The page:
US 2806768 A
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p 1957 H. BENDER ET AL 2,806,768
' GAS REACTOR Filed May 15 1955 HYDEDCAEBON CH4 OE/NE INVENTORS Harry Bender Robe/'7 R Obrecb? ECAHOFF 2 5L lcK ,4 o /vsrs BY v A MEMBEQ THE F! United States Patent 2,806,768 GAS REACTOR Bender, Torrance, and Robert P. Obrecht,
Application May 13, 1955, Serial No. 598,196
4 Claims. ((11. 23284) This invention relates to apparatus suitable for exothermic gas phase chlorination reactions.
Various hydrocarbons and hydrocarbon mixtures are chlorinated to provide useful products. For example, propane is perchlorinated or fully chlorinated by substitution to provide carbon tetrachloride and perchlorethylene, the reaction being exothermic. It is desirable to have the carbon tetrachloride and perchlorethylene products substantially free of even minor amounts of partially chlorinated compounds. To secure optimum reaction conditions, thorough mixing of the reactants must be achieved and maintained and pockets in the reactor must be avoided. To attain satisfactory results, the temperature of reaction must be maintained within relatively close limits and in the case of propane, between 535 and 540 C. or as high as 625 C. and there must be adequate retention time and a high degree of mixing; in accordance with the present invention thorough mixing is achieved by utilizing the kinetic energy of the incoming gas in a reactor of novel design.
Because of the highly exothermic nature of these reactions, it is usual to employ a diluent to absorb sufiicient heat of reaction to prevent an excessive temperature rise, the diluent being applied only in such quantity that the reaction is thermally self-sustaining and is maintained within the desired temperature range. The gases to be reacted are usually admitted to the reactor at a relatively low temperature to prevent initiation of the reaction prior to admittance to the reaction zone. It is therefore necessary that the reactants and diluent be im mediately and thoroughly mixed prior to entrance and that mixing continue Within the reactor and that any irregularities in the flow of the materials into or within the reactor be absent to the end that smooth and uniform operation may be attained. The reactor of the present invention is particularly characterized in that it enables uniform and smooth operation to be attained along with excellent and precise control of the reaction temperature.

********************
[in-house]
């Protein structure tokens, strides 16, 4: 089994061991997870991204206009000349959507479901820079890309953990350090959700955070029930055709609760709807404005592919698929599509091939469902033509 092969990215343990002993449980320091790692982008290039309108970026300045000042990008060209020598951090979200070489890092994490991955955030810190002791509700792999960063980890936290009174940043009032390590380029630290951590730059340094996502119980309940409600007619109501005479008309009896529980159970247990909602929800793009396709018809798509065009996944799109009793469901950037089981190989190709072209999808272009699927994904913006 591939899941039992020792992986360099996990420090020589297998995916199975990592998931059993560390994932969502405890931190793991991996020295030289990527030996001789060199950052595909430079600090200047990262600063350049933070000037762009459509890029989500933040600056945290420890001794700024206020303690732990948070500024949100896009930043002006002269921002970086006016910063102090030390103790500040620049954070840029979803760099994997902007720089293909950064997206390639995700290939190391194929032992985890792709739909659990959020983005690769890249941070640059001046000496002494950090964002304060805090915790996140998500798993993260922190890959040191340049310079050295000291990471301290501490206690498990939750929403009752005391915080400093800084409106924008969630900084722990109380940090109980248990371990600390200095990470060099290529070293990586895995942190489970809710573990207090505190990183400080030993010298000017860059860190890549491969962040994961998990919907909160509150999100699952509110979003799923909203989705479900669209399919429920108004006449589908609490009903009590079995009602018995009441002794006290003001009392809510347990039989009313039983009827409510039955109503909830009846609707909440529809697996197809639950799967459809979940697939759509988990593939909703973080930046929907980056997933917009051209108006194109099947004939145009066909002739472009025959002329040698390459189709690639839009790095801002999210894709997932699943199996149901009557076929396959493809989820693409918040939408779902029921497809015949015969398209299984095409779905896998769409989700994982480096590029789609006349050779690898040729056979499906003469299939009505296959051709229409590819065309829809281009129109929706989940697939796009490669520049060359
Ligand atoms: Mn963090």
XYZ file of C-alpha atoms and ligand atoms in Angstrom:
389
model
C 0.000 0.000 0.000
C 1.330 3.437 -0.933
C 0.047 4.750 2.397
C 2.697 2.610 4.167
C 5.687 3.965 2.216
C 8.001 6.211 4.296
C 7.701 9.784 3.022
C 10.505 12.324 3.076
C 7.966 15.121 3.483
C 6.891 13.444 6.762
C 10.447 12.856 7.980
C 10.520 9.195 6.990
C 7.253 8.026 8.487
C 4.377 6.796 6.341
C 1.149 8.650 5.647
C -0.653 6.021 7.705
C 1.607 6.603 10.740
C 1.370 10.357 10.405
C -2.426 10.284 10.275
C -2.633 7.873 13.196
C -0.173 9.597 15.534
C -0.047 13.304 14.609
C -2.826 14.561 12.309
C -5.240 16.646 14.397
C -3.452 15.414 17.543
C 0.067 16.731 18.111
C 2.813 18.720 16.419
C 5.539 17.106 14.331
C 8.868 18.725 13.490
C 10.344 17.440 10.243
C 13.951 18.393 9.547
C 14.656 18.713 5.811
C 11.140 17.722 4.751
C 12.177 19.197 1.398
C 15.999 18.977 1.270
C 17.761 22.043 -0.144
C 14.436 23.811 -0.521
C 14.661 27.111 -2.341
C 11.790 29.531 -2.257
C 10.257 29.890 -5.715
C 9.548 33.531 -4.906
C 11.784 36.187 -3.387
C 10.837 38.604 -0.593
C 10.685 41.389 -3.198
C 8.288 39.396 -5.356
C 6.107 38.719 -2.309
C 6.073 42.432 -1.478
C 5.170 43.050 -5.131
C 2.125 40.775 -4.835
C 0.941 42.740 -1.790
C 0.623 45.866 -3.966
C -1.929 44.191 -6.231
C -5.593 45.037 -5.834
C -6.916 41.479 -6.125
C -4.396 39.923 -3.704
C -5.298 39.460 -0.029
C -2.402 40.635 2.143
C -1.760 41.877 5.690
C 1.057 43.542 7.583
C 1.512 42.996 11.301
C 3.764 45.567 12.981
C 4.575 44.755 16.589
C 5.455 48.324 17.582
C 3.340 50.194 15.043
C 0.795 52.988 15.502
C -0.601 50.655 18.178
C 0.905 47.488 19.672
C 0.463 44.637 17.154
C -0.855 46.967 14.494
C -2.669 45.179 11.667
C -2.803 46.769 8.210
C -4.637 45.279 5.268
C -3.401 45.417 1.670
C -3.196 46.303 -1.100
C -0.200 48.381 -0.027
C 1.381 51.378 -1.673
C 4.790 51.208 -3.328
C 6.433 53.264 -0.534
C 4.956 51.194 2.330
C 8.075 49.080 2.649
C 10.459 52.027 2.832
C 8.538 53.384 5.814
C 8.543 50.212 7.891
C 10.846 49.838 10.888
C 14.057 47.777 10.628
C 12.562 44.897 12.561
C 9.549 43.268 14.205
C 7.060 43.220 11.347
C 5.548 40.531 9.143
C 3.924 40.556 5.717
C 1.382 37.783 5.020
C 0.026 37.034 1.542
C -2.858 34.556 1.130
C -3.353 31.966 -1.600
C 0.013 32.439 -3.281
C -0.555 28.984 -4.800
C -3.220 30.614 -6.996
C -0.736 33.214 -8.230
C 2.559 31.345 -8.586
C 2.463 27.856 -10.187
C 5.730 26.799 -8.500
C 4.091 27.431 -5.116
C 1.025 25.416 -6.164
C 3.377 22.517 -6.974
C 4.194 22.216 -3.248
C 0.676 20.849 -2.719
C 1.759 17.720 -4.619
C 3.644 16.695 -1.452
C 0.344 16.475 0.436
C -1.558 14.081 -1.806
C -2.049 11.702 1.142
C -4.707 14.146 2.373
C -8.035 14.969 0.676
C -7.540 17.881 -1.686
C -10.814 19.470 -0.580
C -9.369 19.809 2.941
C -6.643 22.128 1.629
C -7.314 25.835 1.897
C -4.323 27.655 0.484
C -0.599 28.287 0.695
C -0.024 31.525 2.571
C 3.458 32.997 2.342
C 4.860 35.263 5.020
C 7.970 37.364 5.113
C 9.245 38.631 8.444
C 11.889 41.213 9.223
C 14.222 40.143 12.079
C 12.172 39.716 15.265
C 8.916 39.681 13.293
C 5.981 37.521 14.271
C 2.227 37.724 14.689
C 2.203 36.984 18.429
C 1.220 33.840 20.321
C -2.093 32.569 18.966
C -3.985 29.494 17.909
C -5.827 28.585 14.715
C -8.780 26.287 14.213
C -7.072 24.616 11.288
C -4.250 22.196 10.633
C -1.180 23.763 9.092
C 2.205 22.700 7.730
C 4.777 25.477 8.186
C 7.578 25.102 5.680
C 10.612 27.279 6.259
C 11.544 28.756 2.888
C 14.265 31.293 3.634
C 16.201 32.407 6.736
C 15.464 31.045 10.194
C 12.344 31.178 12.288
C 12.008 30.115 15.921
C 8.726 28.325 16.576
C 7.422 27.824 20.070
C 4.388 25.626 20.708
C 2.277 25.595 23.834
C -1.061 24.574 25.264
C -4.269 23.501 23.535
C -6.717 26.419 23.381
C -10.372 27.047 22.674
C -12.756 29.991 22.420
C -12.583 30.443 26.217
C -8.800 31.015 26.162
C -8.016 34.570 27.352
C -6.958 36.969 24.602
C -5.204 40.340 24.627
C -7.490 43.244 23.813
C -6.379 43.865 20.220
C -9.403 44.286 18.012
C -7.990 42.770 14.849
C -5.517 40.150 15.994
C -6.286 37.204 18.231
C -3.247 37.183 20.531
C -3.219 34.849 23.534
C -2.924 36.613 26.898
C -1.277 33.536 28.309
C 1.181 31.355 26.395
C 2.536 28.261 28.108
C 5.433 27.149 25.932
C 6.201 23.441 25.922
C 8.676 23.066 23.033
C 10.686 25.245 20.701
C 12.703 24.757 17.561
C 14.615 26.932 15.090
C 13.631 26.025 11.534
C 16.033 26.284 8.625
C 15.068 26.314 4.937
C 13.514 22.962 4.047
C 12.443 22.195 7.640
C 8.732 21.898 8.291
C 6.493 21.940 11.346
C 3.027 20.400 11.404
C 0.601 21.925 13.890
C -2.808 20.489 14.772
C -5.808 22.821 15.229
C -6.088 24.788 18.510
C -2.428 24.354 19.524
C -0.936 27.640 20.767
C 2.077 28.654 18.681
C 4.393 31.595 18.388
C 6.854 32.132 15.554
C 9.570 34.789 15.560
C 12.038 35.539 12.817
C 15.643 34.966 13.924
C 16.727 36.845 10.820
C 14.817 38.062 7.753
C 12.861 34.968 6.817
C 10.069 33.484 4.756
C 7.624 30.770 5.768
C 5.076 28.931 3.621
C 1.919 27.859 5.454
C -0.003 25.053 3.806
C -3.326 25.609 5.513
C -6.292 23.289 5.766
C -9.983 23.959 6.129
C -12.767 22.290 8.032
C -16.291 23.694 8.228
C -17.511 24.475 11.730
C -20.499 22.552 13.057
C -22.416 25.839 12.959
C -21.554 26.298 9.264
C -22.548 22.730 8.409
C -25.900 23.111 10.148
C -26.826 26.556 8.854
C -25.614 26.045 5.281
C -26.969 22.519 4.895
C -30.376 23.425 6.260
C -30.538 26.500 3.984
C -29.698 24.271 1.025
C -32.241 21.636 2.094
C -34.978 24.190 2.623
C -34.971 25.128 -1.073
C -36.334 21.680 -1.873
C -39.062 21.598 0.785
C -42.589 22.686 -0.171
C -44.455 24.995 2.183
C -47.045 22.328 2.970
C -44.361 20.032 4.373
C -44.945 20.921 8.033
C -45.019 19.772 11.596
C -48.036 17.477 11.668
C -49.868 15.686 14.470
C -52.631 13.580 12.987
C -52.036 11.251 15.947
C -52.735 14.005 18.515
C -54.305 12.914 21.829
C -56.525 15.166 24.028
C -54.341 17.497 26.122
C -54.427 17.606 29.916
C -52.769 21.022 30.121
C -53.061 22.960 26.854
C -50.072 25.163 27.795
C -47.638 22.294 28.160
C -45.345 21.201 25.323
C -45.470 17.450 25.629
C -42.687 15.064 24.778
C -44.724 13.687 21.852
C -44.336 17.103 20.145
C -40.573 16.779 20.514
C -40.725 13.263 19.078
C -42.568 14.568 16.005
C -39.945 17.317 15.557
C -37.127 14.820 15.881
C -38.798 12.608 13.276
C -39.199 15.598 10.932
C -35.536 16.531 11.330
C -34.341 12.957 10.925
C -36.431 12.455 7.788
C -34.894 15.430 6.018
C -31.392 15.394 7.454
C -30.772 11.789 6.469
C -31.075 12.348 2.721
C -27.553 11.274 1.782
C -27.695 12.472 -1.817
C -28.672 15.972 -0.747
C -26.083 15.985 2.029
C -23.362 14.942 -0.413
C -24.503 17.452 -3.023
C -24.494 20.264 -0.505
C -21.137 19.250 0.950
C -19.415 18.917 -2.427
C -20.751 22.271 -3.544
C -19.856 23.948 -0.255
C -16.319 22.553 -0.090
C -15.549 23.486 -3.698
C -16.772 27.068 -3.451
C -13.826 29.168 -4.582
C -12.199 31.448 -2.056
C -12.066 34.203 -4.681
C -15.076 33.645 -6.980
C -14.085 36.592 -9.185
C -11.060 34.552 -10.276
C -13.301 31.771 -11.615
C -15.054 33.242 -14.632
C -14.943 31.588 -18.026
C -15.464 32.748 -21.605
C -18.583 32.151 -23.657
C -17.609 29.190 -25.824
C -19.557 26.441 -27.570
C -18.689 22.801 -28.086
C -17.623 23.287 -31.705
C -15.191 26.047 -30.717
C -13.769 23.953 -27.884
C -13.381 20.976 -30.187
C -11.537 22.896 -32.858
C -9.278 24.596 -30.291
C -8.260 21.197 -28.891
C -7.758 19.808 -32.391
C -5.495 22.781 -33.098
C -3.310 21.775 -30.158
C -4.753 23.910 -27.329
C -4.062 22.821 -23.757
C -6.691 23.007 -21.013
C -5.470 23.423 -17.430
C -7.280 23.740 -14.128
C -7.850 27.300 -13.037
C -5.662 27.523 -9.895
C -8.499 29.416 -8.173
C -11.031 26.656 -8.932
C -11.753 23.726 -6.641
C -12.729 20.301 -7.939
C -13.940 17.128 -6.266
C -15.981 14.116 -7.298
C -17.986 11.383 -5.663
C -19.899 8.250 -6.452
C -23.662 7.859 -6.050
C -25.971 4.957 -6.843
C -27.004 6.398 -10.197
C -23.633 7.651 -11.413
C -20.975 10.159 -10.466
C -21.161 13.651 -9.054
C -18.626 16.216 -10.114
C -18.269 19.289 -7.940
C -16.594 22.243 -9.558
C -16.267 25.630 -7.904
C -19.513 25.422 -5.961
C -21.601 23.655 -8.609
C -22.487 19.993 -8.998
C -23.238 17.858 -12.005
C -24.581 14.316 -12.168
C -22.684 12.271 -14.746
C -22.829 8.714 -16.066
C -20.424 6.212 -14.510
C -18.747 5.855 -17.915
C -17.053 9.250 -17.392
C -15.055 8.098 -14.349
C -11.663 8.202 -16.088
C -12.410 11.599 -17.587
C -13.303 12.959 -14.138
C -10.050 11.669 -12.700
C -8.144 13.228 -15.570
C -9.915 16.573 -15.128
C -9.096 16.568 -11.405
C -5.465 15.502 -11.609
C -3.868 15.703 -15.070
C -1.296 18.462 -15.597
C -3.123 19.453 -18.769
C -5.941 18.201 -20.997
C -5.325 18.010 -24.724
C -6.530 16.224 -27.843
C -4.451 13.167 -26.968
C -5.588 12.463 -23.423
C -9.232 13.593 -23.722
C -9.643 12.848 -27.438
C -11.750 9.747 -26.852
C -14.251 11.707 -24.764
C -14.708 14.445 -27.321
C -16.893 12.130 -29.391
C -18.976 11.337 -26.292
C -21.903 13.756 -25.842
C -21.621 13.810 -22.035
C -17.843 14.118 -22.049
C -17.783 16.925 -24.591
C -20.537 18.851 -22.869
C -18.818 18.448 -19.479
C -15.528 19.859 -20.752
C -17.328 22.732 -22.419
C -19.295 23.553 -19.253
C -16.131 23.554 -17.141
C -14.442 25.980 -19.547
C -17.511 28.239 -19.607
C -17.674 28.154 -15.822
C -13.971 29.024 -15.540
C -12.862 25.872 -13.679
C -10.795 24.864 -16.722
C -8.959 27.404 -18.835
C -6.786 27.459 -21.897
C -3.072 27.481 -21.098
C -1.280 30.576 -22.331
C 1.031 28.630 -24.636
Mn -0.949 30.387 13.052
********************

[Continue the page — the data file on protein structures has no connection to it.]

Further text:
It is in general the broad object of the present invention to provide a novel form of gas phase reactor for perchlorination reactions particularly one which enables an exothermic gas reaction to be carried on smoothly and with excellent control over the temperature of reaction.
Another object of the present invention is to provide a gas phase reactor which can be used with either a gas, vapor or liquid diluent or a mixture of these.
The invention includes other objects and features of advantage, some of which, together with the foregoing, will appear hereinafter wherein the present preferred form of gas phase reactor is disclosed.
In the drawing, the single figure is a side elevation partly in section, illustrating the construction of a gas phase reactor embodying this invention.